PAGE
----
Despite Schenkman’s busybodying, there isn’t a Dutch child (of whatever colour) that would think that Zwarte Piet was black because of his race or ethnicity. Nor are the people who portray him ridiculing any race or ethnicity. Zwarte Piet doesn’t HAVE a race or ethnicity. Zwarte Piet is Zwarte Piet.

    Point is, people have used blackface for other reasons than mockery of African American stereotypes, and they have done so for centuries, if not millennia. Blackface had connectations to ‘earth’/chtonic gods. It was used to disguise oneself and make oneself unrecognisable and so free oneself to take on the personality of a misschieveous trickster and benevolent sprite. Blackface has also been used, the past 150 years, to cement and prolifirate certain racist images, the most notable were the infamous blackfaced minstrels. To compare Zwarte Piet to blackfaced minstrels, however, and call him racist is both ignorant and insulting.

    Zwarte Piet has gone through many a transformation in the past 2000 years. Piet might once have been a raven of the gods, a fertility goddess, a demon, a bogeyman, a moor and soot-besmirched lord of misrule, and he no doubt will, one day, change again to who knows what. But whatever shape Zwarte Piet might take, he will always be Zwart.

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  3. theleidener
    November 29, 2012

    Hi Marion, this is excellent feedback and I’m really glad you took the time to post it! Zwarte Piet is certainly a very confusing character for anyone who has grown up outside of Dutch society. I am therefore glad you have been able to shed some light on it from an insider’s perspective.

    That the world is littered with such cross-cultural misunderstandings is a subject that personally fascinates me, but to which I’m sure there are no concrete answers. Even in an era where information is so abundantly available, many people clearly still hold on to prejudices and re-appropriate ideas from bygone eras that may or may not be entirely politically correct in our contemporary world. Often, it seems, in the timeless struggle between reality and fiction, fiction often gains the upper hand, and what your analysis shows so agreeably is that ‘explaining away’ those aspects of a cultural heritage that do not entirely match the Zeitgeist is neither functional or historically rational.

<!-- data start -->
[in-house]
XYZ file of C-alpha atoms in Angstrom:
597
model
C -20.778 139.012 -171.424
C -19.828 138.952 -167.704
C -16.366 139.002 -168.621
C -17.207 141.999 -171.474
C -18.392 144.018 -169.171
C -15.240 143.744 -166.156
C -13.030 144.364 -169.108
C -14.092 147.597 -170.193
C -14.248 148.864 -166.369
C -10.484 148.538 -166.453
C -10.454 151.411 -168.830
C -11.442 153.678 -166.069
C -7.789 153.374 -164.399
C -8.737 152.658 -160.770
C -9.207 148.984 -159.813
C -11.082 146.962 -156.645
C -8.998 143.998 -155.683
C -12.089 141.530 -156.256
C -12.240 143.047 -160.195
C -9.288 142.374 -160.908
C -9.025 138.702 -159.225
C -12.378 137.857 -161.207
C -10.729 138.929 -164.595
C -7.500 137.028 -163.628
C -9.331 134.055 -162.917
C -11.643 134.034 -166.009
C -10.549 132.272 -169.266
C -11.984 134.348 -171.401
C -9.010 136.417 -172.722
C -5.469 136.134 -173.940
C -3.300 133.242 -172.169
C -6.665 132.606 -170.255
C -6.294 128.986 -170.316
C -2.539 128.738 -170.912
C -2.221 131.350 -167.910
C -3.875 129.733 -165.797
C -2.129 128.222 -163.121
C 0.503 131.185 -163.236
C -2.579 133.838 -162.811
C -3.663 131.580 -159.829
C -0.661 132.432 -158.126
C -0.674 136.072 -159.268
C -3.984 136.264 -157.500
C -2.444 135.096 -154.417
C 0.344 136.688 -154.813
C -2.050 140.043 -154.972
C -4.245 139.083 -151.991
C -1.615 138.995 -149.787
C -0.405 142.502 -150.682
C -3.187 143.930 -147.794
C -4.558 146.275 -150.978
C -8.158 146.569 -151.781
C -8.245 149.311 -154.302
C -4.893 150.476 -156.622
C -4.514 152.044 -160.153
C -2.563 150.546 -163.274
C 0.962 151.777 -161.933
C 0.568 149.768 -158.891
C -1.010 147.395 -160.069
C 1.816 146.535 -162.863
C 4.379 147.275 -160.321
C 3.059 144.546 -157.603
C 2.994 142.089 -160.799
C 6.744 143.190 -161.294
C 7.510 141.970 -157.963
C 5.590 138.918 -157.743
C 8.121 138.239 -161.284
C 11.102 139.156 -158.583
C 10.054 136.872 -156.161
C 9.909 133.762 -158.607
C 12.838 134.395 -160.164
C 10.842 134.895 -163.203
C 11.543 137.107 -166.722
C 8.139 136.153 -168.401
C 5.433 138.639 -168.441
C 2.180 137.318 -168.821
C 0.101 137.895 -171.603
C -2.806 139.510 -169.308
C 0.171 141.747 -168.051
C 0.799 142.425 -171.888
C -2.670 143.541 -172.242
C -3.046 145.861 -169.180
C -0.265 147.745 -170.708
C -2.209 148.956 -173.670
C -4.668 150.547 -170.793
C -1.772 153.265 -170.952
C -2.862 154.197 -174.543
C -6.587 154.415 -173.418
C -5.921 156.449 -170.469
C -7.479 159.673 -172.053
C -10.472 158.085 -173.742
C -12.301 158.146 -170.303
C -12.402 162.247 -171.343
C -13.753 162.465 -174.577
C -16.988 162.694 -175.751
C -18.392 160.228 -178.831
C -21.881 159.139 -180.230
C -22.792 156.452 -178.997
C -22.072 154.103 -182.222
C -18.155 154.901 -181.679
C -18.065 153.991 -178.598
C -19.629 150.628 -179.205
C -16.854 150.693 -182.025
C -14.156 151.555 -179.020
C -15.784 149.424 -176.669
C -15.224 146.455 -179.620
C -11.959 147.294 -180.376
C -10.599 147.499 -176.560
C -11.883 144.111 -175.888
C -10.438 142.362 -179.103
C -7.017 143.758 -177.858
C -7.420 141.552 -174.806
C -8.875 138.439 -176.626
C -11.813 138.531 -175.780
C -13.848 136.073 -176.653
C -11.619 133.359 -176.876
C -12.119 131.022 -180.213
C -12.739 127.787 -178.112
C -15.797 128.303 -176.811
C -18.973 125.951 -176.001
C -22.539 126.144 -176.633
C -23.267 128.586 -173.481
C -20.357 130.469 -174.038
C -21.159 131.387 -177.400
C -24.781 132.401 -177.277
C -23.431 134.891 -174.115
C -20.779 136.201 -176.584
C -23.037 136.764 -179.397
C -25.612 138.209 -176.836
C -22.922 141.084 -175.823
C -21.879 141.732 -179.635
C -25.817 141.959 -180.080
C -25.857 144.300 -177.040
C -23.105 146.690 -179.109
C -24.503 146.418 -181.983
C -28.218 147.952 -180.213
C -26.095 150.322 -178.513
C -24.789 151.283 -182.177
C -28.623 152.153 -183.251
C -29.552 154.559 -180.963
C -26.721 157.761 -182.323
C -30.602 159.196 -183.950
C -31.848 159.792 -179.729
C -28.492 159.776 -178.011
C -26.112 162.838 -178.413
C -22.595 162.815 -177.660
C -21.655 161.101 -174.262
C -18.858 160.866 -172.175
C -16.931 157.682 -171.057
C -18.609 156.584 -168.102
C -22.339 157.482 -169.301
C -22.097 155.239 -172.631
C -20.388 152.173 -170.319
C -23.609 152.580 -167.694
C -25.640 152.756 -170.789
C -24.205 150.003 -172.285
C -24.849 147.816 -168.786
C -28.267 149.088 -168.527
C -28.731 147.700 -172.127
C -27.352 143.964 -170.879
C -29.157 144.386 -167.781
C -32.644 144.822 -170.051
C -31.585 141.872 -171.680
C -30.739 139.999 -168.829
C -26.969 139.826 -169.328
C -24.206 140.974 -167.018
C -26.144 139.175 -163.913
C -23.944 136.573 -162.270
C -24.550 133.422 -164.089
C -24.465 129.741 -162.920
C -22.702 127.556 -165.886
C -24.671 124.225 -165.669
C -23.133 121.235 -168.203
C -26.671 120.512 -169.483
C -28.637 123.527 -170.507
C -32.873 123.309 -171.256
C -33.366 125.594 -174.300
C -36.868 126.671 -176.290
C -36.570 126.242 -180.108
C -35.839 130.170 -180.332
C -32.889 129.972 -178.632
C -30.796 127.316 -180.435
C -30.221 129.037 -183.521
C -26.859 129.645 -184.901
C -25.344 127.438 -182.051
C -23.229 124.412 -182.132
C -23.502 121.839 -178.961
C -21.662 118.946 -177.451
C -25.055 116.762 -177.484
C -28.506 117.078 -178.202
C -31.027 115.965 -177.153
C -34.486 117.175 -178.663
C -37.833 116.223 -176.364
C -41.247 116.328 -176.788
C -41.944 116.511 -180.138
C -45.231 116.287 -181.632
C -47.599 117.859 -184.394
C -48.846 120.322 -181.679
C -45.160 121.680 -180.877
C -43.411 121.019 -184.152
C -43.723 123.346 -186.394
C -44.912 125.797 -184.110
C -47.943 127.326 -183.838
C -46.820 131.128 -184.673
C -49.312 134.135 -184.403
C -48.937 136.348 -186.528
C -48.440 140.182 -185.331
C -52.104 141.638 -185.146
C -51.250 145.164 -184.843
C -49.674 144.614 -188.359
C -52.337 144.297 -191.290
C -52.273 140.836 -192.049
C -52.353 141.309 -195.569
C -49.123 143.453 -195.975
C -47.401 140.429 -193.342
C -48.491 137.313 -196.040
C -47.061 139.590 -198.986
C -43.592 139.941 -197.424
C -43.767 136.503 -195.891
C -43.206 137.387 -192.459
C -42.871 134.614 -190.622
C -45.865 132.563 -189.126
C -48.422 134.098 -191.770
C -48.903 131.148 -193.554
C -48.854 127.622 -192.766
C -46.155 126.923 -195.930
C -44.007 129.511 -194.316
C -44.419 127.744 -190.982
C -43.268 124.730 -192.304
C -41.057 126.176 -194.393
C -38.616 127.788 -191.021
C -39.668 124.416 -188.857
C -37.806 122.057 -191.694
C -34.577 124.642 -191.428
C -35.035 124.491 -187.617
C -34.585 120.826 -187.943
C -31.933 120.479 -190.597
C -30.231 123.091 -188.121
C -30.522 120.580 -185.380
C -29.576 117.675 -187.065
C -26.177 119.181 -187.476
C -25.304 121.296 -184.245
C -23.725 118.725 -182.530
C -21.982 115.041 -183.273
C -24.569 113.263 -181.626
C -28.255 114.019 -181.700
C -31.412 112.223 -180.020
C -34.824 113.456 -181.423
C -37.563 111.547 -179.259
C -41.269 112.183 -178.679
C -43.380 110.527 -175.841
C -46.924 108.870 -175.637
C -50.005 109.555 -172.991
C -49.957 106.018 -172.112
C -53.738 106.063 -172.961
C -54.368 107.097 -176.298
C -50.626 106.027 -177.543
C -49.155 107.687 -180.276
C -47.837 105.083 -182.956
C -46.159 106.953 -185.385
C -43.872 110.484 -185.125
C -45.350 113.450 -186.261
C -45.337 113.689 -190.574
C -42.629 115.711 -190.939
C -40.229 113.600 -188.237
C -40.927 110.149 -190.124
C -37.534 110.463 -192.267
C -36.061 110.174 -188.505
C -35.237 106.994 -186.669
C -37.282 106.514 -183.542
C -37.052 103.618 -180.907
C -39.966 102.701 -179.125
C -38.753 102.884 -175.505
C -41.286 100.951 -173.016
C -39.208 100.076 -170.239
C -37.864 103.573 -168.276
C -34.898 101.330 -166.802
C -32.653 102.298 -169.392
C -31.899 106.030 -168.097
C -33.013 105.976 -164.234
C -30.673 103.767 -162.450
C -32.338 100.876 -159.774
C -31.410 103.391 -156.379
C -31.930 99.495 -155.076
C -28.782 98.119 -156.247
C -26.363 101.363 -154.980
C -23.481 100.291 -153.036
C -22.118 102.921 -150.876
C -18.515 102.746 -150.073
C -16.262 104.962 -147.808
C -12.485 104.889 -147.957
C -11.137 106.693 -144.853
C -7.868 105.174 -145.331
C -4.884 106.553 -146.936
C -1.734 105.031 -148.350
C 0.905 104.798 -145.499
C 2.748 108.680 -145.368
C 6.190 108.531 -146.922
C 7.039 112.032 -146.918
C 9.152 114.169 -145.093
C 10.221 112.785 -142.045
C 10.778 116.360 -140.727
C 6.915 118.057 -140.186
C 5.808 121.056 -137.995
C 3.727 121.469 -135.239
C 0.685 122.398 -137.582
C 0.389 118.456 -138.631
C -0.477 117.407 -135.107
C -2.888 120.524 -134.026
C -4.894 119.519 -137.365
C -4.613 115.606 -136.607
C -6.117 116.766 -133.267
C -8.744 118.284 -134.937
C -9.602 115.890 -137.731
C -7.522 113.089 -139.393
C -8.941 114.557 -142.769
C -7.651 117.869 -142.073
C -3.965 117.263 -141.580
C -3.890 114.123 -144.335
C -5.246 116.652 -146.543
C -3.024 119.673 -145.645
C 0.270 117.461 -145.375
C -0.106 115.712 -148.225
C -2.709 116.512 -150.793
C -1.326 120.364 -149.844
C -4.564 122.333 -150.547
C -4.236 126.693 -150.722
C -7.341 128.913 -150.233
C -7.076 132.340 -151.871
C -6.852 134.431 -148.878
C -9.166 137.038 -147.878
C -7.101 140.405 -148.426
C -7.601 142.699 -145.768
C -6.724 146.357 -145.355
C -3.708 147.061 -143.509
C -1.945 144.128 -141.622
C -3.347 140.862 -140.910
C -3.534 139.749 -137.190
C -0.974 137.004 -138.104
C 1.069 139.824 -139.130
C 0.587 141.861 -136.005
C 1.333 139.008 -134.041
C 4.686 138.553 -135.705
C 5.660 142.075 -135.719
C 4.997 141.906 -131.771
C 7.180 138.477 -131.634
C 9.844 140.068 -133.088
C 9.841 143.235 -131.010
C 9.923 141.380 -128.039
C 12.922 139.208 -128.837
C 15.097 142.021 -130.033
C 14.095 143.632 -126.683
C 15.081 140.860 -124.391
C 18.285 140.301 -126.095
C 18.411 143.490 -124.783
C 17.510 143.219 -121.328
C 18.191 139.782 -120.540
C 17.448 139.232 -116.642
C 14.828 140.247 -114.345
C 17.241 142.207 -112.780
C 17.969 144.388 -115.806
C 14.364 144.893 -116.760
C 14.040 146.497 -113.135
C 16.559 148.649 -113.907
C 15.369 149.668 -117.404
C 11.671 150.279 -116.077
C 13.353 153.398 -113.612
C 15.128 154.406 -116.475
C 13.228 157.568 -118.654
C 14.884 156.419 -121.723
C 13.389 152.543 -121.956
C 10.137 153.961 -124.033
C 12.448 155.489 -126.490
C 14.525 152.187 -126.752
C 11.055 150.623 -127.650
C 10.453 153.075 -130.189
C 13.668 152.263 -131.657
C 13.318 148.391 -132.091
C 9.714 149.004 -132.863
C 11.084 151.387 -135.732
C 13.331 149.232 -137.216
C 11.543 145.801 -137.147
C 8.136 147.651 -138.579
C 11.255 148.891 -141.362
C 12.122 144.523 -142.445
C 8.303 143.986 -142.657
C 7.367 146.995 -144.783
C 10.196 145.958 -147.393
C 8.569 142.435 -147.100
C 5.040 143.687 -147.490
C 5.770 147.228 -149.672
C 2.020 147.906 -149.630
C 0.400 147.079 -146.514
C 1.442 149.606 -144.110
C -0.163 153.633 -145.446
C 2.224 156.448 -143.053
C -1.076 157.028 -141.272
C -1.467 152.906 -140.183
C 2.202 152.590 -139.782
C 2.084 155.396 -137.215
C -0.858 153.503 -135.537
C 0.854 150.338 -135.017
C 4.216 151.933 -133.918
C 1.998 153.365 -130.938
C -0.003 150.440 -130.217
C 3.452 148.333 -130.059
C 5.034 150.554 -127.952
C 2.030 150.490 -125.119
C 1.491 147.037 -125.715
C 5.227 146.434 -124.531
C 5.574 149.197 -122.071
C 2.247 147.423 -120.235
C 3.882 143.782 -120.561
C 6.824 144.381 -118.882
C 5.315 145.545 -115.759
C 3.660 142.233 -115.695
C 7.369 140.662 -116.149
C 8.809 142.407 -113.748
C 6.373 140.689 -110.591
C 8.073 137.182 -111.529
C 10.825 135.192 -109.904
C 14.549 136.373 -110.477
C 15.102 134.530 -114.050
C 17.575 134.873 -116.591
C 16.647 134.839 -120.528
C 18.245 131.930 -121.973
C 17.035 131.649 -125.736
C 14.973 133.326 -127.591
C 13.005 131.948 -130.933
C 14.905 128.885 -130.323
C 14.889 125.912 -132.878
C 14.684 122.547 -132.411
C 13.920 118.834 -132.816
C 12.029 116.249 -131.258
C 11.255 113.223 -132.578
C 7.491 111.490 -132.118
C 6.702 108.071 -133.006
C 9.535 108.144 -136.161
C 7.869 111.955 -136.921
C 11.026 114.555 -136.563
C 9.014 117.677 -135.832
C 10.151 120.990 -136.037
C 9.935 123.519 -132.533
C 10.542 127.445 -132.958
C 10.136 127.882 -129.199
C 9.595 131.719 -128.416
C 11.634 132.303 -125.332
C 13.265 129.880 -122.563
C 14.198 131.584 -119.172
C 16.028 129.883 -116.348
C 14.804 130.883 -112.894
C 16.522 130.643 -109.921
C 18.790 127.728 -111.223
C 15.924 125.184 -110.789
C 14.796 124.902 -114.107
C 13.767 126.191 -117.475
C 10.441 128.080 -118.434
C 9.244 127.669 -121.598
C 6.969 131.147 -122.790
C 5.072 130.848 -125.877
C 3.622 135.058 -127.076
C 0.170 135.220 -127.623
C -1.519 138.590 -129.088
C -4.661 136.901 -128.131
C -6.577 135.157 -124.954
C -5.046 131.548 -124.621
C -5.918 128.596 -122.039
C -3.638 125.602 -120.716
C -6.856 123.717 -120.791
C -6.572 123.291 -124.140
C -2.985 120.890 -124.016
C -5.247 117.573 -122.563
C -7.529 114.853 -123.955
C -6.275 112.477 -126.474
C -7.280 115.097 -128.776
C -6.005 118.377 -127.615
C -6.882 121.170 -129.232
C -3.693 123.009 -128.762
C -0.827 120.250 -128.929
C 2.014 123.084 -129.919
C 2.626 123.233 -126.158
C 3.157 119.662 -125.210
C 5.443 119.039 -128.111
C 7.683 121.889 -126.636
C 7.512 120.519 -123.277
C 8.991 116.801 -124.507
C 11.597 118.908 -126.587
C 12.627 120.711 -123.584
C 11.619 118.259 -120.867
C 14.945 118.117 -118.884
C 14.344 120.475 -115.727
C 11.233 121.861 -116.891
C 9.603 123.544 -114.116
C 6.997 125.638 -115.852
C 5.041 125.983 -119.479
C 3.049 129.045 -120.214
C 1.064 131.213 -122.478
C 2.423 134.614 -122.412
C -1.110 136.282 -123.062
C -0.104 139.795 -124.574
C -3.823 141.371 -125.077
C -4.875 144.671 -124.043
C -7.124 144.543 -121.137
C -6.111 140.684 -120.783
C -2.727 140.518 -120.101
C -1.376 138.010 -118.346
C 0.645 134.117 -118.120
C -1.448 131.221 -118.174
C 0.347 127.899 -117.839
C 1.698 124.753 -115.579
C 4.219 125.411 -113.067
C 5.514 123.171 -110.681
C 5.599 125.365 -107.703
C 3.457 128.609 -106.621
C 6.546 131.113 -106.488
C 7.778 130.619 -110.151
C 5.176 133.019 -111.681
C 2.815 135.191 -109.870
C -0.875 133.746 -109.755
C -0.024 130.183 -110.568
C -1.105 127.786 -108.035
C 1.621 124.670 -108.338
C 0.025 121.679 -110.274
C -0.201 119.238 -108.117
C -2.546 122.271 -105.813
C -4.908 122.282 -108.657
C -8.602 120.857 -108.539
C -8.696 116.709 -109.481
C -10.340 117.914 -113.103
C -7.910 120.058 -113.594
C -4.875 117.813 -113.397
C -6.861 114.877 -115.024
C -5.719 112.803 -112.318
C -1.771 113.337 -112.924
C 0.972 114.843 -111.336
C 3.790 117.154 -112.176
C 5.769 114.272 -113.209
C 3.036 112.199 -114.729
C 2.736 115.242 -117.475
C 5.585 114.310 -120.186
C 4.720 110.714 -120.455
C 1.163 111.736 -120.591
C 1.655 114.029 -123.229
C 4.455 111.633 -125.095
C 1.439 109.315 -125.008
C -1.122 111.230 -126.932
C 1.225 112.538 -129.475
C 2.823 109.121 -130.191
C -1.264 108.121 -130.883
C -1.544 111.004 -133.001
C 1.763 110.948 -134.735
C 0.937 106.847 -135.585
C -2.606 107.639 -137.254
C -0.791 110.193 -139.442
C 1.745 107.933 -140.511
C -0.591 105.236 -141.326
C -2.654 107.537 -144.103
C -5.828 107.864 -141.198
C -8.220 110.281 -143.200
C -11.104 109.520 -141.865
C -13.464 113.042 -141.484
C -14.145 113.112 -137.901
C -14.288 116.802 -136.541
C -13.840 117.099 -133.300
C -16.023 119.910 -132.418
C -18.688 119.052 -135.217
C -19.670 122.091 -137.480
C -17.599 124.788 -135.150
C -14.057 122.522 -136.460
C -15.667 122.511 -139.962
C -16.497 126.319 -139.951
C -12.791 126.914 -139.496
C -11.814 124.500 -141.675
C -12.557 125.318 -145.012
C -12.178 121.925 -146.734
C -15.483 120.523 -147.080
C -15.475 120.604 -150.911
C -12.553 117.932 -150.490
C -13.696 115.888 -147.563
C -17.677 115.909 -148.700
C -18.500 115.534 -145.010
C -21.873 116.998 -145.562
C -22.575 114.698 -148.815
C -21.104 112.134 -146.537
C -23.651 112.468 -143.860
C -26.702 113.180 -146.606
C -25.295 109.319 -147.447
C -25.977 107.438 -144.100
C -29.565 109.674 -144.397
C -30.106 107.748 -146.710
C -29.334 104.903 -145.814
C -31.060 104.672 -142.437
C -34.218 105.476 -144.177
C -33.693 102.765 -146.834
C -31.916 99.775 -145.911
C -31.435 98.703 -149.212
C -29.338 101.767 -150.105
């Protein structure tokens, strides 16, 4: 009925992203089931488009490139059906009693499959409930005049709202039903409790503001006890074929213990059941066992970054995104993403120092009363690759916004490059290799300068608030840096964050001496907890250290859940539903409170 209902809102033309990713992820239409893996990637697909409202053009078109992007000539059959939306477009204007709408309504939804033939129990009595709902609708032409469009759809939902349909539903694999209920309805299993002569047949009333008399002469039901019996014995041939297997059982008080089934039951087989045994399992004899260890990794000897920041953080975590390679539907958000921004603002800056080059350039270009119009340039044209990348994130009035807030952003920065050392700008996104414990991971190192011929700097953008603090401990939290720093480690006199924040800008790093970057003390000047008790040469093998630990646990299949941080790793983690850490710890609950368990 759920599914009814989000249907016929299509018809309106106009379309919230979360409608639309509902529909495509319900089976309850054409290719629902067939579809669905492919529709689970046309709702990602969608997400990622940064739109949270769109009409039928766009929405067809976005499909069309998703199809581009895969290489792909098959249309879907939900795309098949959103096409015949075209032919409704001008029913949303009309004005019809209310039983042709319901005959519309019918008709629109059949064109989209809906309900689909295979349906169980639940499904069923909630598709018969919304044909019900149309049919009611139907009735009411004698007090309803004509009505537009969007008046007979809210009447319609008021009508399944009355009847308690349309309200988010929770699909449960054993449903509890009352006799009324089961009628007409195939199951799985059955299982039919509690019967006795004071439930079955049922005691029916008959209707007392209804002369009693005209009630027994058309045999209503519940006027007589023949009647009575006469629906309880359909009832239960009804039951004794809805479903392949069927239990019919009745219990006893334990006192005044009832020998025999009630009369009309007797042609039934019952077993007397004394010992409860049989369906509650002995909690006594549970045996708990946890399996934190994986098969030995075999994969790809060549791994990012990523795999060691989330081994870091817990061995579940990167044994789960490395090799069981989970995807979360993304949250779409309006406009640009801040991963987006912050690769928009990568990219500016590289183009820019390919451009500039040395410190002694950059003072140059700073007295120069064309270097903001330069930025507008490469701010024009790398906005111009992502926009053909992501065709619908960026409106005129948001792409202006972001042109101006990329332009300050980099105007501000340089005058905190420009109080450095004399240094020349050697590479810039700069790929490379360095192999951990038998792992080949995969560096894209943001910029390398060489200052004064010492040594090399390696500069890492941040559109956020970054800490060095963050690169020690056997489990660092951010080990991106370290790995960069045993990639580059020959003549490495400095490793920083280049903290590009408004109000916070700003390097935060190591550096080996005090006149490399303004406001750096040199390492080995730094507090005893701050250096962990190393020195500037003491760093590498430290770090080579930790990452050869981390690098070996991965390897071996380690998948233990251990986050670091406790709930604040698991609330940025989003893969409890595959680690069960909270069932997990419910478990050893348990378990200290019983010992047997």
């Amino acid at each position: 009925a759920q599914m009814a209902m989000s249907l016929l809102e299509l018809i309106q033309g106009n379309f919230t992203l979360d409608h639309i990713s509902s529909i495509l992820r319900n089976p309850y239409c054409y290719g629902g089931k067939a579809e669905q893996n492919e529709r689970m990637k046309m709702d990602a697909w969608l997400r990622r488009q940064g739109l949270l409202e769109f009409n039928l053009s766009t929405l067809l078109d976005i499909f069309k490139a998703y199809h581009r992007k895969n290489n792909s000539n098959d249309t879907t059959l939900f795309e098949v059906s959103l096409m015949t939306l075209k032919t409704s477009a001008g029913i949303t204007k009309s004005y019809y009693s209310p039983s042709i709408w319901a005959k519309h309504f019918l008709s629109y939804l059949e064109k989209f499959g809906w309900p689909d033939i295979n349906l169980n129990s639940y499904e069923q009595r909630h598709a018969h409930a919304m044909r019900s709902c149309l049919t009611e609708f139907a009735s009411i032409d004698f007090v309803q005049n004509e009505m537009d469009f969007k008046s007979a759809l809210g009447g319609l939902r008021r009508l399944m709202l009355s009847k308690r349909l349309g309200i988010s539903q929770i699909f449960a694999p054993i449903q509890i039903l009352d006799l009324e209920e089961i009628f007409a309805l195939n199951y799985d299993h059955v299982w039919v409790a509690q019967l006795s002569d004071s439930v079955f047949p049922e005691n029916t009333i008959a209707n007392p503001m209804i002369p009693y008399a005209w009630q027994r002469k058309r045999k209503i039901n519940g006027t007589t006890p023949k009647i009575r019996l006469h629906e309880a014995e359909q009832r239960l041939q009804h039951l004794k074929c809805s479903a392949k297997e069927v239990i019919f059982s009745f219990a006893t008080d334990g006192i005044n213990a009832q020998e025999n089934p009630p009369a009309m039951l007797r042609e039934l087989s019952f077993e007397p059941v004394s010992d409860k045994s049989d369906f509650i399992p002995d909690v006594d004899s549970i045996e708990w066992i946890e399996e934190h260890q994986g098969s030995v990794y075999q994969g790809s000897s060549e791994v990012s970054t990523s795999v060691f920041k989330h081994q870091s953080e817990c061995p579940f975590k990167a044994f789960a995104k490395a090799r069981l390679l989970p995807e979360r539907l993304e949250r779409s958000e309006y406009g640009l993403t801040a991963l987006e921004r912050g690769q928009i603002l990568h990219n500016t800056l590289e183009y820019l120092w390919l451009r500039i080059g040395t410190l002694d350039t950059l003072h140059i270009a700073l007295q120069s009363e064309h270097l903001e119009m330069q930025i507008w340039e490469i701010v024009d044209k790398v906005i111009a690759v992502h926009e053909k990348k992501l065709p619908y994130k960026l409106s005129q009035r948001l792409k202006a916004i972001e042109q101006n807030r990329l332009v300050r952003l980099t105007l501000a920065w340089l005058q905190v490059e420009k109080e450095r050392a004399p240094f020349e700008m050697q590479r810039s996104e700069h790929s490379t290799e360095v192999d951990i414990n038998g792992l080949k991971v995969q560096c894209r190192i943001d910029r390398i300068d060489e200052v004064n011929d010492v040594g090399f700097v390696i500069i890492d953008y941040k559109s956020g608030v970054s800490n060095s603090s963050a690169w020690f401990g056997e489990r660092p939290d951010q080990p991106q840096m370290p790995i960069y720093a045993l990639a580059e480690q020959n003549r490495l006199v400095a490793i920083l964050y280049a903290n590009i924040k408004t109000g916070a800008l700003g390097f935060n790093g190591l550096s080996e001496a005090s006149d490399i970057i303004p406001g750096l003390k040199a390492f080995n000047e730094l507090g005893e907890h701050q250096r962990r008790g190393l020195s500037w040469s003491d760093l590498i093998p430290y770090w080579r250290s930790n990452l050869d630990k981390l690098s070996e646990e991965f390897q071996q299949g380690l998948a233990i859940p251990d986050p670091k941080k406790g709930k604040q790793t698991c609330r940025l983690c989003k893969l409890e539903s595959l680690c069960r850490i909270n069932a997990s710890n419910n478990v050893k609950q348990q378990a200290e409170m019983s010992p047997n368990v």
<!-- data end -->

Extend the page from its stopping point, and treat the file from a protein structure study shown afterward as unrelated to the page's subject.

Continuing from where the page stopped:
Thanks again so much for your fascinating post!

    Eric.

  4. Mike
    December 5, 2012

    Thanks Marion, being Dutch and very much interested in Sinterklaas and it’s background, even I got new information out of your post!

    Also thank you Eric, for taking the time and effort to try to explain and understand is complex tradition! I very well understand the weird feeling people may have, especially those comming from an Anglo-Saxon tradition where black-facing in de early 20th century had a very significant racial aspect.
    All de different explanations here in The Netherlands don’t make it easier and even more: Marion’s extensive background knowledge in not common among all who celebrate Sinterklaas. This makes it hard for many (Dutch) to develop a explicit concept of Zwarte Piet beyond the intuitive: ‘he is Zwarte Piet’.
    If it’s up to me, please, lets keep this tradition alive.